Ethiopia’s food production plan promising – Think tank

The Addis Ababa based think tank, Access Capital forecasted that Ethiopia’s “plans for large gains in food production face daunting ‘execution risks’, both for commercial and small-holder farms, but will still materialize’; adding that:

‘The main reason for optimism with respect to the food production outlook is: (i) the strong policy push and investor response to put in place hundreds of modern commercial farms and (ii) the equally determined plans in place for comprehensive, output-increasing interventions within the still-dominant smallholder agricultural sector.’

Access Capital presented its analyses on its recently published annual report, titled ‘the 2011/12 Macroeconomic Handbook’ that focused on the new Five-Year (2011-15) Growth and Transformation Plan (GTP) of Ethiopia.

The report expects that: ‘The agriculture sector, representing 41 percent of GDP but a much higher share (85%) of employment, is set to carry the burden of the “transformation” sought under the GTP and will most likely achieve’.

The think thank considers the GTP’s goal of achieving ‘an agricultural transformation involving rising acreage, rising yields, and rising exports is a very realistic possibility’. Adding that:

‘First, there is now a deliberate push to put in place hundreds (perhaps thousands) of modern commercial farms, and second because the still-dominant smallholder agricultural sector is set to benefit from a wide range of output-increasing policy interventions (in the form of more irrigation, more fertilizers, better seeds and better farming practices).’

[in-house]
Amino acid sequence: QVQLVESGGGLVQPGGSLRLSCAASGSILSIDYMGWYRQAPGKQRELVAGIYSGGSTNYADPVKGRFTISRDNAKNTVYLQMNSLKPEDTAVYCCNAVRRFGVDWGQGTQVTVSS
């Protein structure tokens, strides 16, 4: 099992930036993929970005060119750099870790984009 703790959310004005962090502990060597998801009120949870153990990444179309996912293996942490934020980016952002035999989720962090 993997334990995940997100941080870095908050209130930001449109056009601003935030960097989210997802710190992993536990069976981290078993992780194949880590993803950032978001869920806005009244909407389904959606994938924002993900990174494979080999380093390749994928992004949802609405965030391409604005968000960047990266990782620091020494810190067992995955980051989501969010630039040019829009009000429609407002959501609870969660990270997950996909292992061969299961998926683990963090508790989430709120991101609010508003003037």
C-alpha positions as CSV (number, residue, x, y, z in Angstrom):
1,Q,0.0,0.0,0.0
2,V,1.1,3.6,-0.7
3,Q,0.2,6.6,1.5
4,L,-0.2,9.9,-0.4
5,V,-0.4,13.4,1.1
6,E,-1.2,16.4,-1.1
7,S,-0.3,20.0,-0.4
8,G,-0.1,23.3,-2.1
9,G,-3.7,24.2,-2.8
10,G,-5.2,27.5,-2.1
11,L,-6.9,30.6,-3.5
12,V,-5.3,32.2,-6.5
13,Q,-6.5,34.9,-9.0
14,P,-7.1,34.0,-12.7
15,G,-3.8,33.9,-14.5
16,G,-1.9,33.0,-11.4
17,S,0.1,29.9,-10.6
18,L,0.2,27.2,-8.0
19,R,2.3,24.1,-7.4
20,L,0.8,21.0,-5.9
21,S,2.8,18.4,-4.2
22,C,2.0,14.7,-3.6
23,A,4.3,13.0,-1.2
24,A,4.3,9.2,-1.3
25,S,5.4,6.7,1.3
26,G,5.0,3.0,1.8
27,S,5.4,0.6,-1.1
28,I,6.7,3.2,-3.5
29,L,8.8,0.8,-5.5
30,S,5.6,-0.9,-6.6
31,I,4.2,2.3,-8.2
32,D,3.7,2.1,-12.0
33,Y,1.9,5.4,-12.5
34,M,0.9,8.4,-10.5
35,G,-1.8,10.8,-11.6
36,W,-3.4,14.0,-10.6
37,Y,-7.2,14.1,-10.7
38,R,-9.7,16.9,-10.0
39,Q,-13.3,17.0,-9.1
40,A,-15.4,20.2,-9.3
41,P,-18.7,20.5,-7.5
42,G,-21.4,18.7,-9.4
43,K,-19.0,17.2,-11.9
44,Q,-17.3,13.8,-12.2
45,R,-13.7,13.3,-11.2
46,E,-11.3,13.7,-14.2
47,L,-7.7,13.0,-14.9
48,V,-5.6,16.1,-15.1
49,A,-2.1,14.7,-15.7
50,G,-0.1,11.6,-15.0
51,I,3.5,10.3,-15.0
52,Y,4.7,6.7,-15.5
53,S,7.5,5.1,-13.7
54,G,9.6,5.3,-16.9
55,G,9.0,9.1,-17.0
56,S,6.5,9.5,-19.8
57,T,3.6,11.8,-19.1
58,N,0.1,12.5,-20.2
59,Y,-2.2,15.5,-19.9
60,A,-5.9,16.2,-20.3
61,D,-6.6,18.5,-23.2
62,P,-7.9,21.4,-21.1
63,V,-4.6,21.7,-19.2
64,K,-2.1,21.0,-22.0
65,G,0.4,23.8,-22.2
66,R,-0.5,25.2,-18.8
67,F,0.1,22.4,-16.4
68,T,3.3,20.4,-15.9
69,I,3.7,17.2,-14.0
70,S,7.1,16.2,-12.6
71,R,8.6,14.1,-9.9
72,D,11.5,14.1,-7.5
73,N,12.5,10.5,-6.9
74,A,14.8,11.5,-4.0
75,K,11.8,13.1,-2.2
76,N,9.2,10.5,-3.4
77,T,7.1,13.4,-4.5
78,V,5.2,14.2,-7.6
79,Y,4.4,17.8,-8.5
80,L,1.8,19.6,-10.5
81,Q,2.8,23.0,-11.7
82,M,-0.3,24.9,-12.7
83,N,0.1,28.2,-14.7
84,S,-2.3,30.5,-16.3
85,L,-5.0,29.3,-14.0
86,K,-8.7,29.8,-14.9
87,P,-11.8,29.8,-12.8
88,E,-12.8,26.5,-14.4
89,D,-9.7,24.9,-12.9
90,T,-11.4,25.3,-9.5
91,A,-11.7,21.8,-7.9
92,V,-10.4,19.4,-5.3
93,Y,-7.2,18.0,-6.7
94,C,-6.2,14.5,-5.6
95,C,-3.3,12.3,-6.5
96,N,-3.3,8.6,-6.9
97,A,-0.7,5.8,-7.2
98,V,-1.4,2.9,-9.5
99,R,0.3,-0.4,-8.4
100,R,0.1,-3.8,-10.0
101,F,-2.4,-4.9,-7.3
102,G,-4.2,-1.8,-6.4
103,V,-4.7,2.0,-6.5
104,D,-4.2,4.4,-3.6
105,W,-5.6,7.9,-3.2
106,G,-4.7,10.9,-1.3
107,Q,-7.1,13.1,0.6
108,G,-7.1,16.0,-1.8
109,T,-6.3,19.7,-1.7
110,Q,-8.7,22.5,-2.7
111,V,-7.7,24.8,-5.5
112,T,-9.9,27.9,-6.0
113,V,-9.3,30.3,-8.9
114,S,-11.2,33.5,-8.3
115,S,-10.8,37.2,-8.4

In its analysis of Smallholder farms, the report estimates an 8% annual growth in Agricultural GDP rather than a doubling of agricultural output. The report opines that:

A leap in the productivity of smallholder agriculture—involving the 12 million small farms currently operating in Ethiopia—is the second and simultaneous transformation expected within agriculture to boost food production levels and thereby stimulate overall economic growth…….We would question whether a doubling of agricultural output—as envisaged under the GTP—is possible without a more radical set of policies, but there is still a package of policies and interventions that in all likelihood can sustain agricultural growth by at least at the same strong growth rate—of 8 percent per year—as what was registered in the past five years.